The “economy is recovering” story is not reflected in traffic at LA area ports (LA and Long Beach, which combined are the fifth largest in the world). The outlook for the shipping industry is even worse on the whole than for traffic volumes, since many carriers did not cut equipment orders.
And while shipments are expected to improve 10% next year, industry experts do not see that as a rosy number, given the depressed levels this year. In addition, they see next year’s rebound as driven by inventory restocking rather than a real change in end user demand.
From the Los Angeles Times:
In another sign of how deep the global recession has become, the ports of Los Angeles and Long Beach on Friday reported their worst combined import statistics for September in nine years.
September is often the busiest month at the nation’s biggest port complex, making it one of the best barometers of the health of the economy and international trade.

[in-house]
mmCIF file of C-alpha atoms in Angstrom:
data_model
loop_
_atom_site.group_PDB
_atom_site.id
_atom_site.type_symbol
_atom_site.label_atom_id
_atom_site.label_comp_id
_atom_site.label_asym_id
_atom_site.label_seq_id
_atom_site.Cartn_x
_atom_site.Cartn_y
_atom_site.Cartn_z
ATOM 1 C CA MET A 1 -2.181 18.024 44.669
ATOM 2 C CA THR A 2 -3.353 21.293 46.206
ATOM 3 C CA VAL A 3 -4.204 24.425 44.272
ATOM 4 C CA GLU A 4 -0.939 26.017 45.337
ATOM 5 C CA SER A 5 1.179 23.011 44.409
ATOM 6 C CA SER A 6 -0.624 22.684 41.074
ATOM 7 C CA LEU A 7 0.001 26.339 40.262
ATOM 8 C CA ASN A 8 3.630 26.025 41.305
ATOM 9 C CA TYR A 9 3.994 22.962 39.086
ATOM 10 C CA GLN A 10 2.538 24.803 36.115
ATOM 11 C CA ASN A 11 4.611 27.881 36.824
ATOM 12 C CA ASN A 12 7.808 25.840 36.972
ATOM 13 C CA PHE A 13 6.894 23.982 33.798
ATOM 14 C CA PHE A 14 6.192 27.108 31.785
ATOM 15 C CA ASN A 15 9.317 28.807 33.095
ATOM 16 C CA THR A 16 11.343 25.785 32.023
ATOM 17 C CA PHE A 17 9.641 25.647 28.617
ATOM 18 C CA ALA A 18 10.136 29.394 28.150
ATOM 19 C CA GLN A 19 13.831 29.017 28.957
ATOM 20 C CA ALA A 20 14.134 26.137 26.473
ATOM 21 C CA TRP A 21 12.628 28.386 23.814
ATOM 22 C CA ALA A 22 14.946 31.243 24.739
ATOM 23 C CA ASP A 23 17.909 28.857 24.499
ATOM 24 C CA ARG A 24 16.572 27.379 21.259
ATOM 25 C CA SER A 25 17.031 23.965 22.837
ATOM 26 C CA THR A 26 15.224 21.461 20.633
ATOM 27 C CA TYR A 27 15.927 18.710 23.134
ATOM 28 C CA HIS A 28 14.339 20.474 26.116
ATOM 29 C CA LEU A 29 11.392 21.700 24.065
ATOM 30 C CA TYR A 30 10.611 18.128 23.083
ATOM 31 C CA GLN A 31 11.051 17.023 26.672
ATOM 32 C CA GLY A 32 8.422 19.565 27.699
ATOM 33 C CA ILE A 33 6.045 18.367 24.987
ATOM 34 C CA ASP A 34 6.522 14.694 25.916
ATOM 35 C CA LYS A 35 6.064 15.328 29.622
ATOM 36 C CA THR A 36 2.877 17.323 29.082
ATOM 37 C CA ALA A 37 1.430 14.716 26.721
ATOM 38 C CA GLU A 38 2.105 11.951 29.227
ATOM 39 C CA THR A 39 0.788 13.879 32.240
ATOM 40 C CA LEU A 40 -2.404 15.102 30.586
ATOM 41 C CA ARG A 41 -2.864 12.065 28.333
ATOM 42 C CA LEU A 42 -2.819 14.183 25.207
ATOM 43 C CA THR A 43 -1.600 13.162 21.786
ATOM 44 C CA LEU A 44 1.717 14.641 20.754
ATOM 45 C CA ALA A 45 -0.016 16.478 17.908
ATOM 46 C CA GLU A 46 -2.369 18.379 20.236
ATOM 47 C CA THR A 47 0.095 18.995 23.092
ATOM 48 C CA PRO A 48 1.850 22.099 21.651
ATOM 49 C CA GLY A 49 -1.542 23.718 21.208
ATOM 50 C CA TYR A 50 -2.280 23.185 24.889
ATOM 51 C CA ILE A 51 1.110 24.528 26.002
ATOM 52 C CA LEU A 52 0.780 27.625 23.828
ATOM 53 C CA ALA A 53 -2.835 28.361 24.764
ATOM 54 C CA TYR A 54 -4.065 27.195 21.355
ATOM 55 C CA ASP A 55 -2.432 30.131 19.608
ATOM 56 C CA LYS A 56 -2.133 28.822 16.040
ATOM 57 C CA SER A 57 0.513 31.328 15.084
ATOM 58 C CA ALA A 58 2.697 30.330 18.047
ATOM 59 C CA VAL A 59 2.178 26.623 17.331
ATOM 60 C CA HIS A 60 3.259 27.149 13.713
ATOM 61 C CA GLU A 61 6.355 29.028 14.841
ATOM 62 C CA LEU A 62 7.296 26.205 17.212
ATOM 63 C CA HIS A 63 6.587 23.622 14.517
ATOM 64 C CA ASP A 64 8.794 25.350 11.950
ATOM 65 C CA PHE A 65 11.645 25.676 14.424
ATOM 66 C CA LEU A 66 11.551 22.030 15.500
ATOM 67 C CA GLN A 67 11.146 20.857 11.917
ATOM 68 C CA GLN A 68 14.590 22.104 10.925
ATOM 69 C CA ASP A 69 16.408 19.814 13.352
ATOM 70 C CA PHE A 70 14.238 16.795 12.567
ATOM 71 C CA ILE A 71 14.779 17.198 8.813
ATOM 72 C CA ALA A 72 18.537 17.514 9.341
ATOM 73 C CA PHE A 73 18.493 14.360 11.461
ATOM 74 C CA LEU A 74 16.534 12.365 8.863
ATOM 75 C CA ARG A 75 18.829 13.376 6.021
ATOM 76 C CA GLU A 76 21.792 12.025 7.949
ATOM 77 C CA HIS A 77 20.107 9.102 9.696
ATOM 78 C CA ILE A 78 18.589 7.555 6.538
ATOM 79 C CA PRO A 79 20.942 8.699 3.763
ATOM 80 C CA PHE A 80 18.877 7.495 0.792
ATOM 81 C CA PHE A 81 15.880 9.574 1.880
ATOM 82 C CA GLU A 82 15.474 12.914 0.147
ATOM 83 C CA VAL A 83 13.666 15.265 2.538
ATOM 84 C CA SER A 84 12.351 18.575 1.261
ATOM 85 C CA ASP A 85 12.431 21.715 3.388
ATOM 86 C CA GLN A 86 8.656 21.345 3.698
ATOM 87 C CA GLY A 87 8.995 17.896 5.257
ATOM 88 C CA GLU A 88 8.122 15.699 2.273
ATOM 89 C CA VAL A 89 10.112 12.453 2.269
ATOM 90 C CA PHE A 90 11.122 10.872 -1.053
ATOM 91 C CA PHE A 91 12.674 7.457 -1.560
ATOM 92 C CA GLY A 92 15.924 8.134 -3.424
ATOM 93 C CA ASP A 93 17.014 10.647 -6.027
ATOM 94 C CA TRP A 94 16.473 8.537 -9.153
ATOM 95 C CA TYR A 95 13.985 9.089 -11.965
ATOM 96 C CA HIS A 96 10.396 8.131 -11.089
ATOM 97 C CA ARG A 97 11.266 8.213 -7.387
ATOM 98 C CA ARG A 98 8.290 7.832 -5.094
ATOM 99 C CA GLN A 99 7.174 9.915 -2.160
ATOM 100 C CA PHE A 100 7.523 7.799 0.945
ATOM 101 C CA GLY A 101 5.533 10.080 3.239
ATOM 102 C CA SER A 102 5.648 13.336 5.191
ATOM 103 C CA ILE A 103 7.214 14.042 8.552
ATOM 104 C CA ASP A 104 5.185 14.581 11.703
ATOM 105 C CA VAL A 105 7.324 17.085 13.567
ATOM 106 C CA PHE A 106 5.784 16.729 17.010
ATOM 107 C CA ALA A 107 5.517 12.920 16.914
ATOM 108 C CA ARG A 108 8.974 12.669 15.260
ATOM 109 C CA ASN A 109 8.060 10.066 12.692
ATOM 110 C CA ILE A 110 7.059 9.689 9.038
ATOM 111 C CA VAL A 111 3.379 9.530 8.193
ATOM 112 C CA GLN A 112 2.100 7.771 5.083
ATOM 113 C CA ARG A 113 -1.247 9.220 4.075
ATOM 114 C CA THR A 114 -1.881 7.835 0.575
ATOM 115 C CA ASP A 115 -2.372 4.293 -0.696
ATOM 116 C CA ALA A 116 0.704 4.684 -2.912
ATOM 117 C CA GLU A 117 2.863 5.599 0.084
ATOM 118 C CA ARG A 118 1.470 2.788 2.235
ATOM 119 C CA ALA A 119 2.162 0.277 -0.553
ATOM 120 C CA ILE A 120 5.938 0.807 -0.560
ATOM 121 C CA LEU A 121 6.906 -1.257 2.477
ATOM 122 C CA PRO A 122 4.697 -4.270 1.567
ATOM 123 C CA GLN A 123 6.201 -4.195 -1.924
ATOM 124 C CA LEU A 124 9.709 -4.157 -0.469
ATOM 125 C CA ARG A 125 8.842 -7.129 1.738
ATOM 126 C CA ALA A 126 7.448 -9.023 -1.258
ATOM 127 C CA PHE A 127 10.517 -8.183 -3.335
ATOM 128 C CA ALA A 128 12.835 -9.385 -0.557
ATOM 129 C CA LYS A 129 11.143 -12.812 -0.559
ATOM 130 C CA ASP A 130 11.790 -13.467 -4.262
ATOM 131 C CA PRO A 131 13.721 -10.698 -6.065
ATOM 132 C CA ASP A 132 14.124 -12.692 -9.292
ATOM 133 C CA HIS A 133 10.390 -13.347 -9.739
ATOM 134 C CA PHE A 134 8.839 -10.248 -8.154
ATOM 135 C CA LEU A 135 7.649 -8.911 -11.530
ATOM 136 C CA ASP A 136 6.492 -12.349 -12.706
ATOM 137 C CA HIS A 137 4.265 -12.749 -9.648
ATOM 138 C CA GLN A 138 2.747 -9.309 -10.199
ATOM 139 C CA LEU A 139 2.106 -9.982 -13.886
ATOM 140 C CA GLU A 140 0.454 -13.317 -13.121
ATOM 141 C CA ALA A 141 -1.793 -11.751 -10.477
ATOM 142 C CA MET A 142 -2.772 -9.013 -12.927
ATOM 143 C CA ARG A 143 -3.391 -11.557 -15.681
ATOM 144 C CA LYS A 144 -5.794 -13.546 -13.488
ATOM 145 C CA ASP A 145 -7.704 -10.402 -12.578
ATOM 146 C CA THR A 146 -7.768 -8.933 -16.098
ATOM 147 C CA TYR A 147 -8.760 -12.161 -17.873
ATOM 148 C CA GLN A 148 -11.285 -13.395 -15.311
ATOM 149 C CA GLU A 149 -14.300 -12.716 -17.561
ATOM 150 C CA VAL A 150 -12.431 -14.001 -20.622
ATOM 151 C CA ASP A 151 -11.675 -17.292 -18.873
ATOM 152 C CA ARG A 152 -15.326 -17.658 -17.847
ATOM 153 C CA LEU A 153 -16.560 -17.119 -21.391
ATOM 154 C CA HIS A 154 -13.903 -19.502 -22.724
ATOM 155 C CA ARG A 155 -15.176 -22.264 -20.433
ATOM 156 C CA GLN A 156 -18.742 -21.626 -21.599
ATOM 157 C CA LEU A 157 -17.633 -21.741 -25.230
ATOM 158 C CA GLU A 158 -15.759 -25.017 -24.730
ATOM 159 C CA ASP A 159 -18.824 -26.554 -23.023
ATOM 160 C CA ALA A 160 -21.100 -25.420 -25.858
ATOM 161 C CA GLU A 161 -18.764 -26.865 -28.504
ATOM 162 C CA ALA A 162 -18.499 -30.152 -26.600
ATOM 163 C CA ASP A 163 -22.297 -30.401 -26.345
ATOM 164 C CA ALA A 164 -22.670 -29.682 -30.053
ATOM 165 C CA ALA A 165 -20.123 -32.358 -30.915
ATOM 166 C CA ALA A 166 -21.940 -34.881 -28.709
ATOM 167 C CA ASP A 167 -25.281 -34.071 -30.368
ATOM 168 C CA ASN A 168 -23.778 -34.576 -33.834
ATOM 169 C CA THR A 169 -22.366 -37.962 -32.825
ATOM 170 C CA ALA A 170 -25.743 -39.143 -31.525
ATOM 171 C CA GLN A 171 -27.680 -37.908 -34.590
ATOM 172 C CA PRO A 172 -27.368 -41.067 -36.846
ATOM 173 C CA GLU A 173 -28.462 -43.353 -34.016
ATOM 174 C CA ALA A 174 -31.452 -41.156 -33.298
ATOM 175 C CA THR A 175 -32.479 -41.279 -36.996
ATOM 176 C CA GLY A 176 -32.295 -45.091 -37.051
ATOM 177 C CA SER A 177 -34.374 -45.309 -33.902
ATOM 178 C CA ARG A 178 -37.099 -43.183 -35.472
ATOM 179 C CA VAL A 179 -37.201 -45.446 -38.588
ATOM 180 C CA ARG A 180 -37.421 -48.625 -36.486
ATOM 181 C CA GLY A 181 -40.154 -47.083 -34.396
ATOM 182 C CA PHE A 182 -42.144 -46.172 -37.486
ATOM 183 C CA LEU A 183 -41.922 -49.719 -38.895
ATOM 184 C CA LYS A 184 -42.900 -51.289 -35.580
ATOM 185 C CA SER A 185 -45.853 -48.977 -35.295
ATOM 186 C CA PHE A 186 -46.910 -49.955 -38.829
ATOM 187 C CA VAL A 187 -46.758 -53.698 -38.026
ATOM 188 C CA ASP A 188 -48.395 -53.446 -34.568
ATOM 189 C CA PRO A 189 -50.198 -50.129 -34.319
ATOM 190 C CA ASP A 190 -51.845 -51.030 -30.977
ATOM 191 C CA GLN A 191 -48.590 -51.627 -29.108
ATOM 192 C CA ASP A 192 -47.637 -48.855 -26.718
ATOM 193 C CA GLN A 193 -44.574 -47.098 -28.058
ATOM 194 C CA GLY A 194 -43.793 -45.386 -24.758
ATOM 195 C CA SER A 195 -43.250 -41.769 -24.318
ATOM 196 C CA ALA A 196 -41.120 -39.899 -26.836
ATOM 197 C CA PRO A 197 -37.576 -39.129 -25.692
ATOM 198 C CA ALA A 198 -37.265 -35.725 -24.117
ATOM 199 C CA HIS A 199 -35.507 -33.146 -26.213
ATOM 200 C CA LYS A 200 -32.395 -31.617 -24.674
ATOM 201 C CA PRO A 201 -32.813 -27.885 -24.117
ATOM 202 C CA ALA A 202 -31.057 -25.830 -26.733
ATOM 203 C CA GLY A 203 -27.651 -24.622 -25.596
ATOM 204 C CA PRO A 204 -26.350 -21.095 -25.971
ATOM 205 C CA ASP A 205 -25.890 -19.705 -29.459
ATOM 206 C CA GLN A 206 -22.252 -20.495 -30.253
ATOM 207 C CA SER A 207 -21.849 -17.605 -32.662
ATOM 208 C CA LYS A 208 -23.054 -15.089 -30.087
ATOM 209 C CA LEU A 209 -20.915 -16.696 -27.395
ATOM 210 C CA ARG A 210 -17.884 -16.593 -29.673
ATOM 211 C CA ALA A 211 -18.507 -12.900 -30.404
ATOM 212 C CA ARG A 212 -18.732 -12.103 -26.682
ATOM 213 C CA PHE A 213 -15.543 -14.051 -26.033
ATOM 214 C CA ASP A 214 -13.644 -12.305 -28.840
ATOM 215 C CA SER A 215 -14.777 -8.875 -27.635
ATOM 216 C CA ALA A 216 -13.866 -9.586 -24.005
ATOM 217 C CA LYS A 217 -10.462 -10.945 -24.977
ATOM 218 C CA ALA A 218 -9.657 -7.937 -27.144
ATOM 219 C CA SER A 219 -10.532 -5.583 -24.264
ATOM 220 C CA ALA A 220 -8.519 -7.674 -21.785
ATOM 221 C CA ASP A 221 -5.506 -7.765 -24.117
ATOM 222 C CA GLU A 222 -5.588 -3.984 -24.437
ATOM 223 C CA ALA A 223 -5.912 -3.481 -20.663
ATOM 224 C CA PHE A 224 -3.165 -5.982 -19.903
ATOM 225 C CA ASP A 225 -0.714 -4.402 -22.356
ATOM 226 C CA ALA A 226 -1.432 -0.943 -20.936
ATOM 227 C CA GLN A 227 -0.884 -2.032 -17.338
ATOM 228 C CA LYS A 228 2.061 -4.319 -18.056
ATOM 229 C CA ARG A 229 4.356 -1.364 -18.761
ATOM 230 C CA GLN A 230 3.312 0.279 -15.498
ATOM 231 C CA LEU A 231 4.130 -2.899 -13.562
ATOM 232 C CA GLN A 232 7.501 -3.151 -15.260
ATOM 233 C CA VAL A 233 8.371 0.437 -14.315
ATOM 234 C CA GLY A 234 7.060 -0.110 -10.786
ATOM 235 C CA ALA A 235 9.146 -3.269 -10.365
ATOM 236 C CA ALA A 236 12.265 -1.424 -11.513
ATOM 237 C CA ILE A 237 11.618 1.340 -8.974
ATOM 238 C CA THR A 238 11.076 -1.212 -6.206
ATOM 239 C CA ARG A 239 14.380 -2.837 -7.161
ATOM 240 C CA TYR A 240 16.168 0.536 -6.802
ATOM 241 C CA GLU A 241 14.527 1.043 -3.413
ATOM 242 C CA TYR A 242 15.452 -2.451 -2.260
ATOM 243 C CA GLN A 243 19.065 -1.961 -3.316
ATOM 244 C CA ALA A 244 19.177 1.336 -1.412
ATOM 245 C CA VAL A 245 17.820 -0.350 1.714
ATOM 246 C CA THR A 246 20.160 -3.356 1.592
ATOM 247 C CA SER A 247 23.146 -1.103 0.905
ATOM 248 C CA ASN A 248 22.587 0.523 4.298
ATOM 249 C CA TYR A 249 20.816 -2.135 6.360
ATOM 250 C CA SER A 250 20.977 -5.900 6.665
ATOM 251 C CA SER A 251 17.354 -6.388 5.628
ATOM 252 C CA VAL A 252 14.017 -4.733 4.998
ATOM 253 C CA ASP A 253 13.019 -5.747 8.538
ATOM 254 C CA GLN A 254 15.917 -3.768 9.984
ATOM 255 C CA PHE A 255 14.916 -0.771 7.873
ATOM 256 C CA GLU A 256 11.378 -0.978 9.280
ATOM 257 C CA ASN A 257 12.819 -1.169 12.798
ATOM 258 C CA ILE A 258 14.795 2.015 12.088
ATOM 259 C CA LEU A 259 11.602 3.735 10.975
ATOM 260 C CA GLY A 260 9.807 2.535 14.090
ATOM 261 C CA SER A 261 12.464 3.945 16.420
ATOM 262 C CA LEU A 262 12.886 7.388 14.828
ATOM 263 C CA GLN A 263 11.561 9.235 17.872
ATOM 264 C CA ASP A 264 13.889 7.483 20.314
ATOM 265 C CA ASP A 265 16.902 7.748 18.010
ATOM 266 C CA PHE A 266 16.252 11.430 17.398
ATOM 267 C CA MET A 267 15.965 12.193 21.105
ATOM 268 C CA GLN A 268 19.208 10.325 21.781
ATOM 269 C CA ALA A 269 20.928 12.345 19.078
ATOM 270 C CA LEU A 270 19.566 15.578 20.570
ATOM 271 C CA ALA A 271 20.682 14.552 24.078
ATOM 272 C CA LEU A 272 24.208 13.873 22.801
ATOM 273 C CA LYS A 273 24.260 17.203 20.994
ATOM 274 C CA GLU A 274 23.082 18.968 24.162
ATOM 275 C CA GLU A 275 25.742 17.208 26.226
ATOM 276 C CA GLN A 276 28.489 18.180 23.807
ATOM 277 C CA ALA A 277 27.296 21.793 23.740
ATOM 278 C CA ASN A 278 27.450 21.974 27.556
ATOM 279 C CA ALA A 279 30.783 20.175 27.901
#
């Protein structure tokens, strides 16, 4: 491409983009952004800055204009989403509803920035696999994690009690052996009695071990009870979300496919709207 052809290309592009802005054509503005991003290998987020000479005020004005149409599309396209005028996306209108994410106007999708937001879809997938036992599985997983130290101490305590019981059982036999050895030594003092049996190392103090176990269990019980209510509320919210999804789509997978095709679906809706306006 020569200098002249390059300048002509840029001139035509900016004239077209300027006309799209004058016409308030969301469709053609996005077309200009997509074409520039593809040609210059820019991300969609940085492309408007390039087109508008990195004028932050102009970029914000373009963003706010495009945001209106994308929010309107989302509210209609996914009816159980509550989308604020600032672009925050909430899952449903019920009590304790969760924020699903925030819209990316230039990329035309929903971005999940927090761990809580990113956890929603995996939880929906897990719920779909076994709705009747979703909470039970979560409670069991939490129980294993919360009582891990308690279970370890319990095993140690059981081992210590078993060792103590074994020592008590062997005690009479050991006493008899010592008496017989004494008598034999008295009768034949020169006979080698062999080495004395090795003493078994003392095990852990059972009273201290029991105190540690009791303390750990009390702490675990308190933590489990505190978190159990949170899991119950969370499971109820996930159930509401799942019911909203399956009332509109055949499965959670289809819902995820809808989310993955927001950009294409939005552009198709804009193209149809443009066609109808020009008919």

The port of Los Angeles received 309,078 containers packed with imported goods in September, representing a decline of 16% from the same month last year and 27% from September 2006, L.A.’s best month ever for imports. Long Beach received 224,924 import containers in September, a drop of 19% from a year earlier and 32% from September 2007, the port’s best September ever.
For the first nine months of the year, imports, exports and empty containers through the port of Los Angeles were down 16% at just under 5 million containers while the Long Beach port saw a decline of nearly 25% at just under 3.7 million containers, compared with the same period last year….
…. a greater worry goes beyond the immediate and substantial loss of local trade-related jobs: Some of the ports’ most important tenants were so poorly positioned for the downturn that they might sink completely in a sea of billions of dollars of red ink, experts say….
Paul Bingham, managing director of global commerce and trade for IHS Global Insight, said his firm predicted a 10.1% growth rate next year over 2009 levels in international trade, but he added that the figure masked a great deal of weakness. Part of what will make 2010’s international trade figures a double-digit improvement over 2009 will be rebuilding inventories for warehouses, not direct sales.